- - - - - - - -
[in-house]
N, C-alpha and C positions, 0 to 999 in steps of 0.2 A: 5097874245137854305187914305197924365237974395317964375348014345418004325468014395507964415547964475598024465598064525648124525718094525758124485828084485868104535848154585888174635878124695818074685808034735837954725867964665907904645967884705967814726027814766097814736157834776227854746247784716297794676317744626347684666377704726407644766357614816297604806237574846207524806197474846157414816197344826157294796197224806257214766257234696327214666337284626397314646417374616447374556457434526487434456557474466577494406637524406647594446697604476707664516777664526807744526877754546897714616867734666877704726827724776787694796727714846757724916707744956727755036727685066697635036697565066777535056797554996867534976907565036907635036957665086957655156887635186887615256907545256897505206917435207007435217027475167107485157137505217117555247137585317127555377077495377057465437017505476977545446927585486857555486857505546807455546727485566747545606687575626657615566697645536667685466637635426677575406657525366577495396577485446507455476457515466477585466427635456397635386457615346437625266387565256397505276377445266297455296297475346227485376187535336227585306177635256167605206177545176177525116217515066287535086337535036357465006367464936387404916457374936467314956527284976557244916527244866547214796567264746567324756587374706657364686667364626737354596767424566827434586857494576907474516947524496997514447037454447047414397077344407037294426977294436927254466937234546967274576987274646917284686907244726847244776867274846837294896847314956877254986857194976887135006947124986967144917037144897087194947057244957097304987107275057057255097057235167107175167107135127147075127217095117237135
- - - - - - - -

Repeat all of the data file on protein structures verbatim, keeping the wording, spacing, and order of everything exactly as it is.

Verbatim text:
[in-house]
N, C-alpha and C positions, 0 to 999 in steps of 0.2 A: 5097874245137854305187914305197924365237974395317964375348014345418004325468014395507964415547964475598024465598064525648124525718094525758124485828084485868104535848154585888174635878124695818074685808034735837954725867964665907904645967884705967814726027814766097814736157834776227854746247784716297794676317744626347684666377704726407644766357614816297604806237574846207524806197474846157414816197344826157294796197224806257214766257234696327214666337284626397314646417374616447374556457434526487434456557474466577494406637524406647594446697604476707664516777664526807744526877754546897714616867734666877704726827724776787694796727714846757724916707744956727755036727685066697635036697565066777535056797554996867534976907565036907635036957665086957655156887635186887615256907545256897505206917435207007435217027475167107485157137505217117555247137585317127555377077495377057465437017505476977545446927585486857555486857505546807455546727485566747545606687575626657615566697645536667685466637635426677575406657525366577495396577485446507455476457515466477585466427635456397635386457615346437625266387565256397505276377445266297455296297475346227485376187535336227585306177635256167605206177545176177525116217515066287535086337535036357465006367464936387404916457374936467314956527284976557244916527244866547214796567264746567324756587374706657364686667364626737354596767424566827434586857494576907474516947524496997514447037454447047414397077344407037294426977294436927254466937234546967274576987274646917284686907244726847244776867274846837294896847314956877254986857194976887135006947124986967144917037144897087194947057244957097304987107275057057255097057235167107175167107135127147075127217095117237135